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Sweet Pastry (Pâte Sablée)

A big butter cookie with a frilly collar.

One 9- to 9½-inch tart shell


About 10 minutes to make the dough, about 10 minutes to roll it out and line the tart pan, at least 2½ hours of total chilling time, and about 40 minutes to bake


The pastry is super easy to make, a bit trickier to roll out. Being basically a cookie dough, it won’t stretch like regular pie dough. It tears easily, yes, but it patches easily, too. Roll it out between layers of parchment or plastic wrap and don't hesitate to plunge the dough back into the fridge if it overwarms. If the dough tears on transfer, patch it with bits of itself. Fit it snugly into the pan. The lining must not be too thick (it will be tough) or too thin (it will be frail). When properly fitted, the fluted edges will measure between 3/16 and ¼ inch thick.

Anson Mills flours are “alive.” In the context of a pie dough—which contains liquid and fat—this means the pastry flour will begin to oxidize if the dough languishes unbaked in the refrigerator a day or two. You might see grayish streaks running across a disk of dough after 24 hours. These streaks do not affect the performance or flavor of the pastry. We tested it. Having said this, the best way to work with this recipe is to roll the pastry out and bake it the same day it is made. Or, freeze the dough, then defrost it, roll it out, and bake it promptly.

Ah, the pizza stone. It’s never far from our oven gates. In fact, we rarely remove it from the oven at all. To get a superior bottom crust on a pastry shell, a pizza stone is essential. (If you don’t own one, buy one. You will not regret it.) The crust needs to be blind-baked to completion directly on the stone before it is filled with pastry cream. 

equipment mise en place

To make this recipe, you will need a digital kitchen scale; a food processor; a rolling pin; parchment paper or plastic wrap; a 9- to 9½-inch round, 1-inch-deep fluted tart pan with a removable bottom; a pizza stone; aluminum foil; and about 1 quart of pie weights or dried beans for blind baking.

    • 1
      large egg yolk
    • 0.5
      ounce (1 tablespoon) heavy cream

    • ½
      teaspoon vanilla extract

    • 7
      ounces (1½ cups) Anson Mills Colonial Style Fine Cloth-Bolted Pastry Flour, plus additional as needed

    • 1.75
      ounces (¼ cup) superfine sugar
    • Scant ½ teaspoon fine sea salt
    • 4
      ounces (8 tablespoons) cold unsalted European-style butter, cut into 1-inch cubes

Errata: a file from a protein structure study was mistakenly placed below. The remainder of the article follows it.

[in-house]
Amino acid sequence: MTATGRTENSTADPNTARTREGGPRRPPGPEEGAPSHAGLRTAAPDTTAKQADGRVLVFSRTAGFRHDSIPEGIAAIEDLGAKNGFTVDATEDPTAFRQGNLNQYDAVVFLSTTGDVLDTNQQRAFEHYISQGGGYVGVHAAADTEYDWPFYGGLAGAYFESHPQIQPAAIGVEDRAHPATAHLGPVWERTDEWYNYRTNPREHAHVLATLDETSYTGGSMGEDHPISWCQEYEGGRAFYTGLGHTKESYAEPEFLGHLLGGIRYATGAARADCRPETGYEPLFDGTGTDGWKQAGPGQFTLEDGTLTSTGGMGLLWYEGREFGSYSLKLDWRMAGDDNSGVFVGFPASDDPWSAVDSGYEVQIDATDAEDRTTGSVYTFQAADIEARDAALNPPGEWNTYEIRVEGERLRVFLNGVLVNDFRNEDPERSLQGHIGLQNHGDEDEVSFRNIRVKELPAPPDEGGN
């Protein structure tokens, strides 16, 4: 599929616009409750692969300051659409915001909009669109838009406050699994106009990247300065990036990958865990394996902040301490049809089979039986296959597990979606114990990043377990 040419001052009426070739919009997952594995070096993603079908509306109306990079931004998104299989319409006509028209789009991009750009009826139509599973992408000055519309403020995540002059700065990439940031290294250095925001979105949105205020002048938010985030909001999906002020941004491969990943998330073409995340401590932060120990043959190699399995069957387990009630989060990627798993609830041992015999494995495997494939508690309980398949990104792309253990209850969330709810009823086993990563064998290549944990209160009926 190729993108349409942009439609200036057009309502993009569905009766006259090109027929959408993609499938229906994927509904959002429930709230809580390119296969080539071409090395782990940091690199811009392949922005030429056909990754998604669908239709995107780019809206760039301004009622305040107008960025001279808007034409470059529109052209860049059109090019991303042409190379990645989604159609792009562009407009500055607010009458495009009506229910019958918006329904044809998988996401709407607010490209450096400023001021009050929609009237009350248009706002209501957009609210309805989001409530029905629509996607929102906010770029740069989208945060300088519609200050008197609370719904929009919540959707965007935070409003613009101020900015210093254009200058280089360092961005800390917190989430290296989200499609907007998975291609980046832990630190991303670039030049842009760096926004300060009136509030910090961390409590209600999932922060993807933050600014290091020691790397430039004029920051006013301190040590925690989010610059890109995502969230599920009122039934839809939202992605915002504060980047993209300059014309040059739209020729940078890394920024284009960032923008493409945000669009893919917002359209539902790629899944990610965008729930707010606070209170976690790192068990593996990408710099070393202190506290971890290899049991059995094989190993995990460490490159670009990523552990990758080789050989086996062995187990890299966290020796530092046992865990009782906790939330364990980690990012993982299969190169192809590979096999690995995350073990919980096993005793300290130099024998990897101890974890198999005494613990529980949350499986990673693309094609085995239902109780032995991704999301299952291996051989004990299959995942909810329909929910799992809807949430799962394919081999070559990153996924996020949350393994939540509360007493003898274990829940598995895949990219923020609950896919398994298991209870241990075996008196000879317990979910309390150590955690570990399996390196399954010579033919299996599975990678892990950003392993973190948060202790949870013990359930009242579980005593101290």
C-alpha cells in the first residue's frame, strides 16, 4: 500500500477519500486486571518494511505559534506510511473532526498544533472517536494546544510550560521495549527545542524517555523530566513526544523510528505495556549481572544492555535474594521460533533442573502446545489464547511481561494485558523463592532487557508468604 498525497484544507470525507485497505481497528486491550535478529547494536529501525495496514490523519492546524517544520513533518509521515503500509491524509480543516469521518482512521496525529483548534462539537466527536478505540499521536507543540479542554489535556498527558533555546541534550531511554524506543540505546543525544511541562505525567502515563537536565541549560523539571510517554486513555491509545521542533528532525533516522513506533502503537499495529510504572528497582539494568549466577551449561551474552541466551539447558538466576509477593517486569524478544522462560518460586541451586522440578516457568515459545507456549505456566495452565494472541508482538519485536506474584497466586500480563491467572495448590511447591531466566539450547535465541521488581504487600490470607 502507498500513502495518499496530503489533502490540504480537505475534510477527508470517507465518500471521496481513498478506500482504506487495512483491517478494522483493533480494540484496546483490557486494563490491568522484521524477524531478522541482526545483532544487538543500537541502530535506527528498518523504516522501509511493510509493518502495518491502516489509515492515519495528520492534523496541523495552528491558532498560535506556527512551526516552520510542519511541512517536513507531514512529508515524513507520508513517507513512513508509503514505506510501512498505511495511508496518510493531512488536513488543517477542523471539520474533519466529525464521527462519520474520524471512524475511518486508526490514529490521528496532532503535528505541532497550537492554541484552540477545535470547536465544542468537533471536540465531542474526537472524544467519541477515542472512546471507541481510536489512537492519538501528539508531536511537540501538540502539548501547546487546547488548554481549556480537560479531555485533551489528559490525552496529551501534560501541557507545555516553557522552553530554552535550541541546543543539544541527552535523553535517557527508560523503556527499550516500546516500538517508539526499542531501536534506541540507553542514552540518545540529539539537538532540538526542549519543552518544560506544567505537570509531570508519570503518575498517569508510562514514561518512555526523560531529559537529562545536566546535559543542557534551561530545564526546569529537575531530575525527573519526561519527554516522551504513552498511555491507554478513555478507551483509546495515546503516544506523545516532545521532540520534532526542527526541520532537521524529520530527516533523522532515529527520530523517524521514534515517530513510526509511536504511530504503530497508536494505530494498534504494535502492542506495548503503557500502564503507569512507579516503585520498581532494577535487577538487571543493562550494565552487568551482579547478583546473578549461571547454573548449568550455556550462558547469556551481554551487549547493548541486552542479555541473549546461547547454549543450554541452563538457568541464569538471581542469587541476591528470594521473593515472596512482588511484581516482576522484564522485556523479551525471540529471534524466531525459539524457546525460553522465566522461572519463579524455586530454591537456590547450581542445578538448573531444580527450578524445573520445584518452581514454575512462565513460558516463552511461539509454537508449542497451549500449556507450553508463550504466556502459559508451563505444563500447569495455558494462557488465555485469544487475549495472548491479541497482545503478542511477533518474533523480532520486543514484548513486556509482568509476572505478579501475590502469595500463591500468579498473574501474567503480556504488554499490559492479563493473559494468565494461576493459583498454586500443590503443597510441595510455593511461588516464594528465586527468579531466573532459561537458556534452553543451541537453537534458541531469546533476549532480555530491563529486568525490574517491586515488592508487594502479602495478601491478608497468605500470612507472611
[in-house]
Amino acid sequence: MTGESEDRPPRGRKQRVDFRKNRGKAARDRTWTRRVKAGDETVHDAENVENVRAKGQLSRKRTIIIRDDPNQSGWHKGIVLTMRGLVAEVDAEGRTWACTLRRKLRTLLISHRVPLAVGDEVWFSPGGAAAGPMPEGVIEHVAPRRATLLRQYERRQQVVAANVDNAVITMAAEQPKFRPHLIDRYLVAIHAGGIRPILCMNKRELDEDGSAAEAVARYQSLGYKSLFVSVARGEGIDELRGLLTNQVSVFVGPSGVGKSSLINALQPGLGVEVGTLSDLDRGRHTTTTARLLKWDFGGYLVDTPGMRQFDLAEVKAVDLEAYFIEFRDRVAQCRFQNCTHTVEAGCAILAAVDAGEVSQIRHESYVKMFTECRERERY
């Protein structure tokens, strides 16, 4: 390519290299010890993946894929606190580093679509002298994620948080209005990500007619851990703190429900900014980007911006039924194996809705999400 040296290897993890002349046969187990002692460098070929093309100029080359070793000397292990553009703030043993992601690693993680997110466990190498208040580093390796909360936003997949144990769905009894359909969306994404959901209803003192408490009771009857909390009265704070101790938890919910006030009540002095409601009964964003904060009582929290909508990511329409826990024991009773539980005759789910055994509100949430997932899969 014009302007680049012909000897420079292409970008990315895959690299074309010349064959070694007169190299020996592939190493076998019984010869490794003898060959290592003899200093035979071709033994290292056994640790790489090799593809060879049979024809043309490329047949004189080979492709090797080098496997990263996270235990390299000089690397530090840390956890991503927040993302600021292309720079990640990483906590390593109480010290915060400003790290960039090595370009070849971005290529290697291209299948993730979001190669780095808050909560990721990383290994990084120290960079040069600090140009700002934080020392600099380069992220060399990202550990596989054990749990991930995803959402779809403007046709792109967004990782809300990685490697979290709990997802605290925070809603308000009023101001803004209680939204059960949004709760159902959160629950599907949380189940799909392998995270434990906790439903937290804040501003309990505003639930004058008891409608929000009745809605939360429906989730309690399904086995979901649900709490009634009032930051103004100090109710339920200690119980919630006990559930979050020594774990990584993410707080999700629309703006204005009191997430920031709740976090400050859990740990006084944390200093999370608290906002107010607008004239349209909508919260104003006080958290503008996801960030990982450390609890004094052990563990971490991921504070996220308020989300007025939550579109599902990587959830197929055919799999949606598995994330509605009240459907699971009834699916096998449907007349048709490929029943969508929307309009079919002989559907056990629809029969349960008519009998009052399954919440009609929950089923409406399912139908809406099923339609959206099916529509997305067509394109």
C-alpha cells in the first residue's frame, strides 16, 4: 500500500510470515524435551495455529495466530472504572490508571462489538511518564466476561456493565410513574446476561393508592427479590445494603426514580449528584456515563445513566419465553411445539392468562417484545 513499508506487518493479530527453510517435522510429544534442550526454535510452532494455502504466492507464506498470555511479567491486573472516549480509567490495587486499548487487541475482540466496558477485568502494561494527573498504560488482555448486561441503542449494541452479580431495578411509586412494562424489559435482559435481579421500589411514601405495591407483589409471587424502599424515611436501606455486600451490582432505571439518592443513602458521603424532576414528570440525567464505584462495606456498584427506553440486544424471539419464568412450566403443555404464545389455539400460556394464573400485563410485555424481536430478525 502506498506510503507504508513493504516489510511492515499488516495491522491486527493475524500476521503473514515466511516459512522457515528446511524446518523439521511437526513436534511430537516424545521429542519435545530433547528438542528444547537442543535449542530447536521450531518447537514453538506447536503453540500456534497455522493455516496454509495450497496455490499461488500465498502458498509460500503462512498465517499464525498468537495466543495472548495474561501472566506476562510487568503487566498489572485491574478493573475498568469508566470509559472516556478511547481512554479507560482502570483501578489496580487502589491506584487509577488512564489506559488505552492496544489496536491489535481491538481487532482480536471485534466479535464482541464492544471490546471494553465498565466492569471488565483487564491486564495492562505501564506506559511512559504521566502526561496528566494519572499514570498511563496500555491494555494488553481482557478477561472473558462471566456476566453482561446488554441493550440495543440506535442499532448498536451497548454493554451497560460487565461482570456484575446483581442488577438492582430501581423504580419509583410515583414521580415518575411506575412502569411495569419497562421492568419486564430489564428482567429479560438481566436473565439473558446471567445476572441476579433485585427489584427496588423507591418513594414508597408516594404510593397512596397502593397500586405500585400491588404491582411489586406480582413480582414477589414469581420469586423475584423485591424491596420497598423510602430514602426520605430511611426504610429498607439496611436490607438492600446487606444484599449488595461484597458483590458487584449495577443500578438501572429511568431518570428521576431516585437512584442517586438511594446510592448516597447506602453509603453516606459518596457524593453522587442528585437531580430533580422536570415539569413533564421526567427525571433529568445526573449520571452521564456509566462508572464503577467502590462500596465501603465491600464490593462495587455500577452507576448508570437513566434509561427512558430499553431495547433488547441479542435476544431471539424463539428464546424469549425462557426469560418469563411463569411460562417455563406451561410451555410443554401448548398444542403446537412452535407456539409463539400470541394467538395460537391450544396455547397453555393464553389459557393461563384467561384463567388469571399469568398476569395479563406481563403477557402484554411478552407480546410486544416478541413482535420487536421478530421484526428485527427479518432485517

Combine the egg yolk, cream, and vanilla in a small bowl and stir with a fork until well blended. Place the flour, sugar, and salt in a food processor, and pulse to combine. Scatter the butter pieces over the surface (fig. 1.1) and pulse until the mixture resembles coarse meal, about ten 1-second pulses. With the machine running, pour the egg-yolk mixture through the feed tube and process until the dough forms a ball that chases itself around the bowl, about 20 seconds (fig. 1.2). Transfer the dough to a work surface; it should be soft and pliable. If it is extremely tacky sprinkle it with up to 1 tablespoon of flour and knead very lightly until incorporated. Press the dough firmly into a disk, wrap it in plastic wrap, and refrigerate for at least 1 hour or up to 24 hours.


    Remove the dough from the refrigerator; let it stand at room temperature for about 10 minutes until slightly softened. While it is still encased in plastic, rap the dough with a rolling pin to flatten the disk. Unwrap the dough, place it between 2 lightly floured sheets of parchment paper or plastic wrap, and roll it out into a 13-inch round of even thickness (fig. 2.1). (The dough is delicate, but easily patched.) Peel off the top sheet of parchment or plastic and replace it lightly over the dough. Using the edges of the bottom sheet of parchment or plastic, flip the dough round; lift off what is now the top sheet. Using the bottom sheet for assistance, loosely drape and then roll the dough around the rolling pin, pulling away the parchment or plastic as needed (fig. 2.2). Gently unroll the dough over a 9- to 9½-inch round, 1-inch-deep fluted tart pan with a removable bottom (fig. 2.3). Ease the dough squarely into the corners and against the sides of the tart pan (fig. 2.4). Patch any tears or holes, gently press the dough into the flutes of the pan, and then trim away the excess. The walls should have a uniform 3/16-inch to ¼-inch thickness (fig. 2.5), and the bottom crust should be thinner than the walls. Refrigerate the dough-lined tart pan until the dough is firm, at least 30 minutes. 


    Fit a sheet of aluminum foil snugly against the dough, allowing ample overhang. Pour about 1 quart of pie weights or dried beans into the foil; they should come flush with the edge of the tart pan. Refrigerate for 1 hour.


    While the weighted-down dough is chilling, adjust the oven racks to the lowest and highest positions. Place a pizza stone on the lower rack and heat the oven to 375 degrees, allowing 1 hour for the pizza stone to heat thoroughly.


    Transfer the dough-lined tart pan directly from the refrigerator to the hot pizza stone and bake until the dough is set and browned, about 30 minutes. Carefully lift out the foil with the pie weights, move the tart pan to the upper rack, and continue baking until the pastry is uniformly crisp and brown, 5 to 10 minutes longer. Let cool to room temperature on a wire rack.

    1. 1.1
    2. 1.2
    1. 2.1
    2. 2.2
    3. 2.3
    4. 2.4
    5. 2.5

A version of this recipe by the same author, Kay Rentschler, originally appeared in Cook’s Illustrated magazine.